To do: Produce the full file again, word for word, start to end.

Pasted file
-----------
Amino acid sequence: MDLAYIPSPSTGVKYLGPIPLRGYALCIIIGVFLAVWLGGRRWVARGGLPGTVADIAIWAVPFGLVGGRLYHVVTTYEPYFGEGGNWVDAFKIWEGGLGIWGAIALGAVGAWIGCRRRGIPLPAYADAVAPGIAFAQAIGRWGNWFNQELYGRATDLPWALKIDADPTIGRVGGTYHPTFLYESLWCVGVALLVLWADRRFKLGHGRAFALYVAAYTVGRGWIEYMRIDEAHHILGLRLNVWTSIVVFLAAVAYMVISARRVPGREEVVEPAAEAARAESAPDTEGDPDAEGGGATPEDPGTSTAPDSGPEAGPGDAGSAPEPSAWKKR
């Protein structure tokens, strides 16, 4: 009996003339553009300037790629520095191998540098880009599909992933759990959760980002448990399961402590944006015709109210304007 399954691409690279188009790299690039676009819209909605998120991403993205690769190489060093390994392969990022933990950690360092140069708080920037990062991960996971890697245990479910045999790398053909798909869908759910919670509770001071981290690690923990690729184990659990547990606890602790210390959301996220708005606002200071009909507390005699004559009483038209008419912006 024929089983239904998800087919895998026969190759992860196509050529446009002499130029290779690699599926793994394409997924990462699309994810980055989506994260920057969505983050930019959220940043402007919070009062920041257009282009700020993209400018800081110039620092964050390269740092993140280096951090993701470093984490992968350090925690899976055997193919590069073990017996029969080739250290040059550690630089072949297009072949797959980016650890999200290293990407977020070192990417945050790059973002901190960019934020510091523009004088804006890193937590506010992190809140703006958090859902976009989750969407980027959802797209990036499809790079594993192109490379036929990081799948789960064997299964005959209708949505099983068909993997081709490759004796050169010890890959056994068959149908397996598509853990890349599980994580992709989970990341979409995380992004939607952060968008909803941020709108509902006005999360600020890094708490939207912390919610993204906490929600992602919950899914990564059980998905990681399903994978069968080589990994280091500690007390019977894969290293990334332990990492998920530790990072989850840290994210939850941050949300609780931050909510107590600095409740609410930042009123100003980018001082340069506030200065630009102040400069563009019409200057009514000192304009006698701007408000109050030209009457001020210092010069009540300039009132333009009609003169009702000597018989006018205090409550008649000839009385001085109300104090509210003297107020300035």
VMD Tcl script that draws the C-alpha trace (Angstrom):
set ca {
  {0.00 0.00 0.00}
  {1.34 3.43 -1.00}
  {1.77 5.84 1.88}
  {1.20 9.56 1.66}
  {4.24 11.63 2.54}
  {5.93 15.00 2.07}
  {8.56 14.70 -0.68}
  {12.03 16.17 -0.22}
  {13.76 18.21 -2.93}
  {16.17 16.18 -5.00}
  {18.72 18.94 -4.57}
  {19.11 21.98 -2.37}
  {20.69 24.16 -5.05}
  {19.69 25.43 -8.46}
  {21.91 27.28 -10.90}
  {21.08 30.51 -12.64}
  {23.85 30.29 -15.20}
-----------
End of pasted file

Amino acid sequence: MDLAYIPSPSTGVKYLGPIPLRGYALCIIIGVFLAVWLGGRRWVARGGLPGTVADIAIWAVPFGLVGGRLYHVVTTYEPYFGEGGNWVDAFKIWEGGLGIWGAIALGAVGAWIGCRRRGIPLPAYADAVAPGIAFAQAIGRWGNWFNQELYGRATDLPWALKIDADPTIGRVGGTYHPTFLYESLWCVGVALLVLWADRRFKLGHGRAFALYVAAYTVGRGWIEYMRIDEAHHILGLRLNVWTSIVVFLAAVAYMVISARRVPGREEVVEPAAEAARAESAPDTEGDPDAEGGGATPEDPGTSTAPDSGPEAGPGDAGSAPEPSAWKKR
């Protein structure tokens, strides 16, 4: 009996003339553009300037790629520095191998540098880009599909992933759990959760980002448990399961402590944006015709109210304007 399954691409690279188009790299690039676009819209909605998120991403993205690769190489060093390994392969990022933990950690360092140069708080920037990062991960996971890697245990479910045999790398053909798909869908759910919670509770001071981290690690923990690729184990659990547990606890602790210390959301996220708005606002200071009909507390005699004559009483038209008419912006 024929089983239904998800087919895998026969190759992860196509050529446009002499130029290779690699599926793994394409997924990462699309994810980055989506994260920057969505983050930019959220940043402007919070009062920041257009282009700020993209400018800081110039620092964050390269740092993140280096951090993701470093984490992968350090925690899976055997193919590069073990017996029969080739250290040059550690630089072949297009072949797959980016650890999200290293990407977020070192990417945050790059973002901190960019934020510091523009004088804006890193937590506010992190809140703006958090859902976009989750969407980027959802797209990036499809790079594993192109490379036929990081799948789960064997299964005959209708949505099983068909993997081709490759004796050169010890890959056994068959149908397996598509853990890349599980994580992709989970990341979409995380992004939607952060968008909803941020709108509902006005999360600020890094708490939207912390919610993204906490929600992602919950899914990564059980998905990681399903994978069968080589990994280091500690007390019977894969290293990334332990990492998920530790990072989850840290994210939850941050949300609780931050909510107590600095409740609410930042009123100003980018001082340069506030200065630009102040400069563009019409200057009514000192304009006698701007408000109050030209009457001020210092010069009540300039009132333009009609003169009702000597018989006018205090409550008649000839009385001085109300104090509210003297107020300035």
VMD Tcl script that draws the C-alpha trace (Angstrom):
set ca {
  {0.00 0.00 0.00}
  {1.34 3.43 -1.00}
  {1.77 5.84 1.88}
  {1.20 9.56 1.66}
  {4.24 11.63 2.54}
  {5.93 15.00 2.07}
  {8.56 14.70 -0.68}
  {12.03 16.17 -0.22}
  {13.76 18.21 -2.93}
  {16.17 16.18 -5.00}
  {18.72 18.94 -4.57}
  {19.11 21.98 -2.37}
  {20.69 24.16 -5.05}
  {19.69 25.43 -8.46}
  {21.91 27.28 -10.90}
  {21.08 30.51 -12.64}
  {23.85 30.29 -15.20}